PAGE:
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Es Carnaval, Pues!

Carnaval de Oruro

BOLIVIA | Tuesday, 26 May 2015 | Views [134] | Scholarship Entry

"Siguenme!" yelled Dani over his shoulder as he darted through the crowds of the Oruro bus terminal, his words muffled by the enormous ball of chewed coca that he kept expertly stored between his teeth and inner cheek. We followed him through windy streets to a small brick house that was teeming with people. It was 4 a.m. but several family members of varying ages, from grandfather to toddler, wandered over to greet us in a flurry of kisses.

We were led to our room which was a clean, bare space the size of a small living room where we laid out our sleeping bags in rows on the floor. We later learned that this was the master bedroom, and that the heads of the household had squeezed in with their children to make room for us. Music filled the house and we were invited to partake in soup and beer. Finally, at almost 7 a.m. we crashed, only to awaken 4 hours later to the sounds of firecrackers and drums in the streets outside. Unwashed and still half asleep, we made our way to the stands where our seats were reserved.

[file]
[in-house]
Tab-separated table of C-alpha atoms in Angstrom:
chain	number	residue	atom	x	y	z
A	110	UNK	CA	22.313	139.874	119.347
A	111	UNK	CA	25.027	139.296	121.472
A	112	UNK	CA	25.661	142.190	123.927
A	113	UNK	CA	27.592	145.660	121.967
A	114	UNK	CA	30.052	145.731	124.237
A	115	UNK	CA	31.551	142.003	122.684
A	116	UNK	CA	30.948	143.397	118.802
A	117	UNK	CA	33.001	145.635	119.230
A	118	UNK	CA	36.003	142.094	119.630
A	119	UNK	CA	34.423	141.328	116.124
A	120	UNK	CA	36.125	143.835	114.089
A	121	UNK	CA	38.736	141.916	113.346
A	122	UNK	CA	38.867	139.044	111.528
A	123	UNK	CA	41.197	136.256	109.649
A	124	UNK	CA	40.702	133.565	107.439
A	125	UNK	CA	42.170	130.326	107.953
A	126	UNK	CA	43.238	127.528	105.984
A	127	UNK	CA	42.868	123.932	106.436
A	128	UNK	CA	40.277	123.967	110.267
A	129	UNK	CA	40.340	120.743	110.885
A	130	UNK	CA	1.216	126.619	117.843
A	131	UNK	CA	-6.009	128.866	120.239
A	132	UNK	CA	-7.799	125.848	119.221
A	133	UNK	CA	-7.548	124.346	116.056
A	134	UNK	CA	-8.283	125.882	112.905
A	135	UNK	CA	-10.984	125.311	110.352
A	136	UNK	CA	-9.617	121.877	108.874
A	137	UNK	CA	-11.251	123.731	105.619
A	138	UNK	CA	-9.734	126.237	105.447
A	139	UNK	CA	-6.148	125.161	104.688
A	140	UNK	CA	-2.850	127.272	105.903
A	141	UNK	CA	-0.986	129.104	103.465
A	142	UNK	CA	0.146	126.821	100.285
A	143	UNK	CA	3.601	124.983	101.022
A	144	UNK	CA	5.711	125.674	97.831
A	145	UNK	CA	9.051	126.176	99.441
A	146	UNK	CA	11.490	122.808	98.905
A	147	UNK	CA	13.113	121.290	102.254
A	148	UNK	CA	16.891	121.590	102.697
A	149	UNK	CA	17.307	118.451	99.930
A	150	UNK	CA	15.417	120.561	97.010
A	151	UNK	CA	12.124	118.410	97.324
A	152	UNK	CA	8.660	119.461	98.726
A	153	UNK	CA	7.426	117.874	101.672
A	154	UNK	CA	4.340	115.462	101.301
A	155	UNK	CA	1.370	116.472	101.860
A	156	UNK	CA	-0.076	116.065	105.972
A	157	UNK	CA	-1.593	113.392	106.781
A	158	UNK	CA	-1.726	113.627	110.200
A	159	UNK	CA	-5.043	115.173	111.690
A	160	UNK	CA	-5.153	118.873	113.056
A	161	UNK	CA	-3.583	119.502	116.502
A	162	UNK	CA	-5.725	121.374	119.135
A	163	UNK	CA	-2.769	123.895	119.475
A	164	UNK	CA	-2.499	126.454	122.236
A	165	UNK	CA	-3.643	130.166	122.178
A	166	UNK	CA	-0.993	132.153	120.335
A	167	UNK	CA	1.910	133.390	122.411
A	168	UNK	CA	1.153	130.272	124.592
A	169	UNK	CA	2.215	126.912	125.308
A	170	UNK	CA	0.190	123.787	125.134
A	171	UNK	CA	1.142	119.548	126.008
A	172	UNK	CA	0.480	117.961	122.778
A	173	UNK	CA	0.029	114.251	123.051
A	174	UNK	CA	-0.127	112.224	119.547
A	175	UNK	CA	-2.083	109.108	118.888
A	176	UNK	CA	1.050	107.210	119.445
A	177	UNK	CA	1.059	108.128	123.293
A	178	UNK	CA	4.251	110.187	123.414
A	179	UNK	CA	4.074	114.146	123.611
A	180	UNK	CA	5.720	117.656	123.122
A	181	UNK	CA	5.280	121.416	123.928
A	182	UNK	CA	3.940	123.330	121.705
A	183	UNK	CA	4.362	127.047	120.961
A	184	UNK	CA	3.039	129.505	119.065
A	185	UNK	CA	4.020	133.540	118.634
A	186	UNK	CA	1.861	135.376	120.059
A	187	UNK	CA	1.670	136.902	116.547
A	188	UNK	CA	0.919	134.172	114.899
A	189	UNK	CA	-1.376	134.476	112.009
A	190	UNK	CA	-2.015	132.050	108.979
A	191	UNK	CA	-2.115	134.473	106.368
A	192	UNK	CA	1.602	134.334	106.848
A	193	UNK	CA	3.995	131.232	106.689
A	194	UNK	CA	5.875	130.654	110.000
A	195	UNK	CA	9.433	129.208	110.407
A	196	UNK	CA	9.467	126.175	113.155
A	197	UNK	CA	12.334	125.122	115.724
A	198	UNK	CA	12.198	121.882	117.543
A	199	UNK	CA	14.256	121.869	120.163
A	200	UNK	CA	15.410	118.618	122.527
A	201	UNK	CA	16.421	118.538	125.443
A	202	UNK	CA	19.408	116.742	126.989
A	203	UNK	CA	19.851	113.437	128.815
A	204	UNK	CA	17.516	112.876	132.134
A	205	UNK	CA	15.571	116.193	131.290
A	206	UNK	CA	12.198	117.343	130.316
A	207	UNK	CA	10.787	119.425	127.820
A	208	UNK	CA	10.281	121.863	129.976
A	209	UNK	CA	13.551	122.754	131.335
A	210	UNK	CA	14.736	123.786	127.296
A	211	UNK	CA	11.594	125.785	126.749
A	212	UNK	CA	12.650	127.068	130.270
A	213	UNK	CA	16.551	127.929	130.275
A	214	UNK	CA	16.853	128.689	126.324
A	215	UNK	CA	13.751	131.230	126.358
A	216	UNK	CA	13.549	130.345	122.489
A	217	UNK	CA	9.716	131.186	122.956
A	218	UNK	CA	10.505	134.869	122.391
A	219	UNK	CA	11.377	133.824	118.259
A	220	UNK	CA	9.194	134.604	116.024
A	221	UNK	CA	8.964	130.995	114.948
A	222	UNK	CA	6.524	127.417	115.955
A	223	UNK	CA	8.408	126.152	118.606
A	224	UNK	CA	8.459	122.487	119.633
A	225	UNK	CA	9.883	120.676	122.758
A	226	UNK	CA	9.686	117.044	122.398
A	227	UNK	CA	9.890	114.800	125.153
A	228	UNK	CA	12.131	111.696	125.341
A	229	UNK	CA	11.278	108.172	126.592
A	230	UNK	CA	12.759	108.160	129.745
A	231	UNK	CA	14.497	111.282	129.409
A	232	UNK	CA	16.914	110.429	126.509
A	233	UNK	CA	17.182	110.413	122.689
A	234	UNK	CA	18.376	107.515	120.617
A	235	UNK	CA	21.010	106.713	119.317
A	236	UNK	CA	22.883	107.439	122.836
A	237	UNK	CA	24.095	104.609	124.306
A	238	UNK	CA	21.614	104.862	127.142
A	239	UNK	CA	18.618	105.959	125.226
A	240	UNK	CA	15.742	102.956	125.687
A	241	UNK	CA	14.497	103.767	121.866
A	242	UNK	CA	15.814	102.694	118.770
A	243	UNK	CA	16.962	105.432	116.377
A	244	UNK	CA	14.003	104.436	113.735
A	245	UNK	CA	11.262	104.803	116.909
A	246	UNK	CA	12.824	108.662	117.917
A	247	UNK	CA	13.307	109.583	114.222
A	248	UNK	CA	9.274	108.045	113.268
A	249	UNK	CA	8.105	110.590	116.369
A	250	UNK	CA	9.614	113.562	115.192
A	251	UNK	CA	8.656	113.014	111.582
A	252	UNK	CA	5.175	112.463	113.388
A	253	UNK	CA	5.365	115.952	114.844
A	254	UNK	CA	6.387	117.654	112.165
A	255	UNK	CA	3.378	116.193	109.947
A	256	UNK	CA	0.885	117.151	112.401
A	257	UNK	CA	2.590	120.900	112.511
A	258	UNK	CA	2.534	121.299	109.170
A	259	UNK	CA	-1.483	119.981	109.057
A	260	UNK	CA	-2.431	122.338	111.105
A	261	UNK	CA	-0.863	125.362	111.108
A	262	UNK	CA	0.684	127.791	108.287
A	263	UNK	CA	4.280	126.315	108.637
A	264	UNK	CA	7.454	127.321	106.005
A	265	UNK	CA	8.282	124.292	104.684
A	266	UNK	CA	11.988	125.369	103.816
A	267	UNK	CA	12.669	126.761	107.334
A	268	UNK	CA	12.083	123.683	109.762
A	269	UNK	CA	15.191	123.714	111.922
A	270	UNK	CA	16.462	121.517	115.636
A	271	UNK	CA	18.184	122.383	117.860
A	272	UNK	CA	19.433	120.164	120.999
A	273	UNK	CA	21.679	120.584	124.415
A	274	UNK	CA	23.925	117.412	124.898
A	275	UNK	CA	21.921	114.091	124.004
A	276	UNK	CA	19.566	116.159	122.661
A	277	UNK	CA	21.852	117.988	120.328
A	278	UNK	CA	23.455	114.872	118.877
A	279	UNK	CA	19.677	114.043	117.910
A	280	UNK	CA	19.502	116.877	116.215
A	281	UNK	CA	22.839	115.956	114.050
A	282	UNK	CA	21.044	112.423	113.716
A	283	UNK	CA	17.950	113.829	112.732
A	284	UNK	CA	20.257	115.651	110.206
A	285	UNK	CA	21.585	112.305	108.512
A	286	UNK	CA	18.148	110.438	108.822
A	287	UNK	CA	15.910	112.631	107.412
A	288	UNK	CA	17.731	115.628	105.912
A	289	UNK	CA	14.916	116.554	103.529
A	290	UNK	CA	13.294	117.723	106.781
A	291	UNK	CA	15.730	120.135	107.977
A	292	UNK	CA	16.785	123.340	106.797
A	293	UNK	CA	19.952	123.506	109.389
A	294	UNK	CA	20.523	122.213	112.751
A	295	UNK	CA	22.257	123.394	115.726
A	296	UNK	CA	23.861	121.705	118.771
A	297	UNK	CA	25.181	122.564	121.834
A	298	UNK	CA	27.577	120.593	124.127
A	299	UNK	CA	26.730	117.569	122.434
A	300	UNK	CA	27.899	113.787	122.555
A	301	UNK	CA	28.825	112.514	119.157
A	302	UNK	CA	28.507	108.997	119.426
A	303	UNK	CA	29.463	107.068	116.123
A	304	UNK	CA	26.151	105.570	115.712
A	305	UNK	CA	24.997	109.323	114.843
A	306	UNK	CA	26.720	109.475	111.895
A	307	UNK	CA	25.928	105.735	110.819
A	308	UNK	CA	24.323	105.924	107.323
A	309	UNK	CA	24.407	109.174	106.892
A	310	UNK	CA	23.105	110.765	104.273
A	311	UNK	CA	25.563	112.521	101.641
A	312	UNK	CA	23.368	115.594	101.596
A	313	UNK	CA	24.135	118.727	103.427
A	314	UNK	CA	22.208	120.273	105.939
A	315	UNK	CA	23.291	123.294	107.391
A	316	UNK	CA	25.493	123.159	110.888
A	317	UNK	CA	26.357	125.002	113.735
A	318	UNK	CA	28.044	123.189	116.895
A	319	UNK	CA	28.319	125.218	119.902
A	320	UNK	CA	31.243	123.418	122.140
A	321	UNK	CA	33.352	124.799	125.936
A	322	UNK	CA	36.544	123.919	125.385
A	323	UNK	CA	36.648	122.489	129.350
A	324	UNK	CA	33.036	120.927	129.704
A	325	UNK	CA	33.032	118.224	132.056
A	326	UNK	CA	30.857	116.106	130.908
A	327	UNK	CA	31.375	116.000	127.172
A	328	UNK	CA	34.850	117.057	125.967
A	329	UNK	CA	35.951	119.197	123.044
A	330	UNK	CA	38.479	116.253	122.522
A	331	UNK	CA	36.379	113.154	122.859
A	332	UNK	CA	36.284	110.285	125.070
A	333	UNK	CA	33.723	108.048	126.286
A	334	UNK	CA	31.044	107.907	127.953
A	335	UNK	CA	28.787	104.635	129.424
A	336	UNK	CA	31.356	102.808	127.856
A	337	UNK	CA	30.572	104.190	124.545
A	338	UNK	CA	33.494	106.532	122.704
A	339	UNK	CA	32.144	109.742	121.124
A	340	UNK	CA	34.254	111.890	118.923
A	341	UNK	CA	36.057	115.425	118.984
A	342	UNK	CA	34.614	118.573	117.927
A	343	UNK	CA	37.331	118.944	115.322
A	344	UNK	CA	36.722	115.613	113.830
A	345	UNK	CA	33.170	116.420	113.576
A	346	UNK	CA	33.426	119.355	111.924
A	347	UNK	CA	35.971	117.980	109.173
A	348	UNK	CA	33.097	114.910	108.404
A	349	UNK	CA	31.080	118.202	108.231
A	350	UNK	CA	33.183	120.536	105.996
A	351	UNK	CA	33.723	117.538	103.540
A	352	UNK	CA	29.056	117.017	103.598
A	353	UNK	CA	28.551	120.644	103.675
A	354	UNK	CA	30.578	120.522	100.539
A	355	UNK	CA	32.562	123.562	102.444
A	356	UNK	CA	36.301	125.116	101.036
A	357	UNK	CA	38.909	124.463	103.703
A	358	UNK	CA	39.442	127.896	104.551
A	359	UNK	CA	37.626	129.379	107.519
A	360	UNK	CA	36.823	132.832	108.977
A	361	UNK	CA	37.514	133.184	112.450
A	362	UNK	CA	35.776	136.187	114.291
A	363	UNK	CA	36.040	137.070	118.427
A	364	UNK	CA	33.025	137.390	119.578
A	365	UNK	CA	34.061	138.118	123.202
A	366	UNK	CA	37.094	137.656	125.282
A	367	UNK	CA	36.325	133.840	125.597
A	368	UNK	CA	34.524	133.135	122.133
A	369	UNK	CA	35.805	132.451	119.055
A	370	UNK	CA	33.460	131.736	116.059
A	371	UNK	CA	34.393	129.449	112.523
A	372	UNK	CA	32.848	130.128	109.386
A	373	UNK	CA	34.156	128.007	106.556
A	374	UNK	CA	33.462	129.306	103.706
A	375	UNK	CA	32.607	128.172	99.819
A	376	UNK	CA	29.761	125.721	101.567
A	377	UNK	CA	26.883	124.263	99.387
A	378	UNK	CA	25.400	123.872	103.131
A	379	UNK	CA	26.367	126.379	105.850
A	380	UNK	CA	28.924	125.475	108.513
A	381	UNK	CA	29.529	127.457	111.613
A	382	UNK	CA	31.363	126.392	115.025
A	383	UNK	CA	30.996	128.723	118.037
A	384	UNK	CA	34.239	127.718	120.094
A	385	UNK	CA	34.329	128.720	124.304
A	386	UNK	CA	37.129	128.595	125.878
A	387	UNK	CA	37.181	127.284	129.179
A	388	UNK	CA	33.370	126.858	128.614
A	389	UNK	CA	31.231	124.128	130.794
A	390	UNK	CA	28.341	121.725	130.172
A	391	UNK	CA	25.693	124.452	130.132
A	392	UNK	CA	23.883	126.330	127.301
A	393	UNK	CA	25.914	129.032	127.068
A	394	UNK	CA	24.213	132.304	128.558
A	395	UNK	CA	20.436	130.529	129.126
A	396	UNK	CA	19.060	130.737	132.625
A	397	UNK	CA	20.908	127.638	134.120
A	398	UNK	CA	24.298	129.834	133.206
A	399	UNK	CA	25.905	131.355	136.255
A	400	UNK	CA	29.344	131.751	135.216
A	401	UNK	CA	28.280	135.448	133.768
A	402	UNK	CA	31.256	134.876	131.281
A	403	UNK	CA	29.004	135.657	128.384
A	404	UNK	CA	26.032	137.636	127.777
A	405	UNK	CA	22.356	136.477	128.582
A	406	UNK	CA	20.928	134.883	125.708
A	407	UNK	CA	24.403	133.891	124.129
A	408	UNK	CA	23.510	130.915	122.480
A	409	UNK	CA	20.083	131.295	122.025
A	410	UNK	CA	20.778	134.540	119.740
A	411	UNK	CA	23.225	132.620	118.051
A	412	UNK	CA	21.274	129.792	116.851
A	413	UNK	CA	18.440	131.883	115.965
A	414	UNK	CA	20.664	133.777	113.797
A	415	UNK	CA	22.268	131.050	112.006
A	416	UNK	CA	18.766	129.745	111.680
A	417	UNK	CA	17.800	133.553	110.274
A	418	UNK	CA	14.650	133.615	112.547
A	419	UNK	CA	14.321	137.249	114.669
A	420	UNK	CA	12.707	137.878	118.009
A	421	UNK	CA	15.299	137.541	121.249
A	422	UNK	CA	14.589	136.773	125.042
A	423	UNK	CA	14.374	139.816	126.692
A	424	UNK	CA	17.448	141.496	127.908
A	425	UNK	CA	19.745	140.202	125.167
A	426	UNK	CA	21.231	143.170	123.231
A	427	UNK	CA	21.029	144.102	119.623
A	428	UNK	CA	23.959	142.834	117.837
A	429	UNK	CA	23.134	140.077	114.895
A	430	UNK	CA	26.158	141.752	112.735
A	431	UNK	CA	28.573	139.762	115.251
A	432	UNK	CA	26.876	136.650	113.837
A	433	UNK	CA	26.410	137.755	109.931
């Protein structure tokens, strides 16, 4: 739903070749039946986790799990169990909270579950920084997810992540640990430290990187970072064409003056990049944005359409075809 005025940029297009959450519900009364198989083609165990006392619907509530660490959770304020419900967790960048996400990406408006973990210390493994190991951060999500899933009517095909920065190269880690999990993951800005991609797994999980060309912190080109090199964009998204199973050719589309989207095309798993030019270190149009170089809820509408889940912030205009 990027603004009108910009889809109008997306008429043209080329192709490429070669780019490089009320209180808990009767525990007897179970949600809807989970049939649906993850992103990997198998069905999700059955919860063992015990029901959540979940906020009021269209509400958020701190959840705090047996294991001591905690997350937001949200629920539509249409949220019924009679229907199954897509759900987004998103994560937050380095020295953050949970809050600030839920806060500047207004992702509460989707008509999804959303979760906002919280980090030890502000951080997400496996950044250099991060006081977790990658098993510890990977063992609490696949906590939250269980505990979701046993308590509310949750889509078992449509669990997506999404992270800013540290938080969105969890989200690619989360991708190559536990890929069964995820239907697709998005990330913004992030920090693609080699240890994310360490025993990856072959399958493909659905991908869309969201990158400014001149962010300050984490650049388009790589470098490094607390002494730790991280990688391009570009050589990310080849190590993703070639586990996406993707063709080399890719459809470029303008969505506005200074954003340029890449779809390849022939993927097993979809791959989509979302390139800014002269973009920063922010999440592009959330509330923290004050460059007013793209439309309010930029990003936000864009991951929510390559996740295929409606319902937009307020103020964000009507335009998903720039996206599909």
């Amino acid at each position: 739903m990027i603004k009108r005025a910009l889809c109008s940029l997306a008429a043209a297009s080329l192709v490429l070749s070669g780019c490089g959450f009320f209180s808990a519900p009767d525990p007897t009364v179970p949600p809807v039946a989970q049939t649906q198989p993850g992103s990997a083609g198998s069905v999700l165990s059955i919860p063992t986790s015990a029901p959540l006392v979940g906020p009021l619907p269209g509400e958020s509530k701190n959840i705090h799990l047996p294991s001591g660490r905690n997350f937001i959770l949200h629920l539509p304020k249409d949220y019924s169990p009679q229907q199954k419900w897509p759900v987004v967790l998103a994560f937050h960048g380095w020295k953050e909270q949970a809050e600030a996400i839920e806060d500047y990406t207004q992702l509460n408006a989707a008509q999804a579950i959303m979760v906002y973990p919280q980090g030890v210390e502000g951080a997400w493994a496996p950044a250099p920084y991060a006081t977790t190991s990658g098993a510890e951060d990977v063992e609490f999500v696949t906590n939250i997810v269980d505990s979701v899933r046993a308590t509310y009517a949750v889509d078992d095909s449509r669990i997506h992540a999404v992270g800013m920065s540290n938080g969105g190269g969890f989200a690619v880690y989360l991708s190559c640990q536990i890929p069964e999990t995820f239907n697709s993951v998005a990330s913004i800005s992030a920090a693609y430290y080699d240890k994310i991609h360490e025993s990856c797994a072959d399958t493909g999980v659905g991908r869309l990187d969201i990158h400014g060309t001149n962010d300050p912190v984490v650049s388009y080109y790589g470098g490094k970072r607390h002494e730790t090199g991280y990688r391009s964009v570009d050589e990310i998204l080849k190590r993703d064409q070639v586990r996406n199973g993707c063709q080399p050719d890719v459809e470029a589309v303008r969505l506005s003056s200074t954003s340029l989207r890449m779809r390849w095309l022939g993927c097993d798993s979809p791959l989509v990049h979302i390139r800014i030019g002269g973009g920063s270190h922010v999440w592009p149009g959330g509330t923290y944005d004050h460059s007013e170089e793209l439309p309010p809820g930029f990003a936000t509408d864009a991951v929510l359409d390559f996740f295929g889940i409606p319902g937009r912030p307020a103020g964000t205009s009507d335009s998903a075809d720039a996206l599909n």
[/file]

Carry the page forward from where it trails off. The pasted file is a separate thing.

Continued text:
Along the main roads of the town, stretching for miles and miles, rickety stands, about 15 meters tall, had been constructed to seat the some 400, 000 spectators. Dani instructed us to each by a plastic raincoat and a spray can of foam. Bewildered, we donned our raincoats and watched the parade. A glorious march of colour and dance progressed, led first by the women, in heels and wide skirts who twirled by with serene grace. But the real spectacle was the male dancers who donned shiny suits with huge shoulder pads and gelled hair. They carried large cymbals which they crashed together in their mesmerizing choreography of running leaps and jumps. We soon found out why the raincoats were necessary when, during a break in the parade, we were bombarded with water balloons and foam. It was a the biggest water fight I had ever seen. People clamoured over the divide and into the streets to douse each other with buckets of water. We joined in, hiding from children who chased us with water guns.

By sunset we were drenched and exhausted, after one of the most exhilarating days of our lives. We knew there was no way Dani would allow us to sleep that night, so we thought it best to sneak back to the room for a quick nap. As I climbed into my sleeping back, I turned to Dani exclaiming, "I can't believe this is real! It doesn't seem possible!" to which he replied, his voice mumbly and half-asleep, "Of course it's possible! Es Carnaval, pues!"

Tags: 2015 Writing Scholarship

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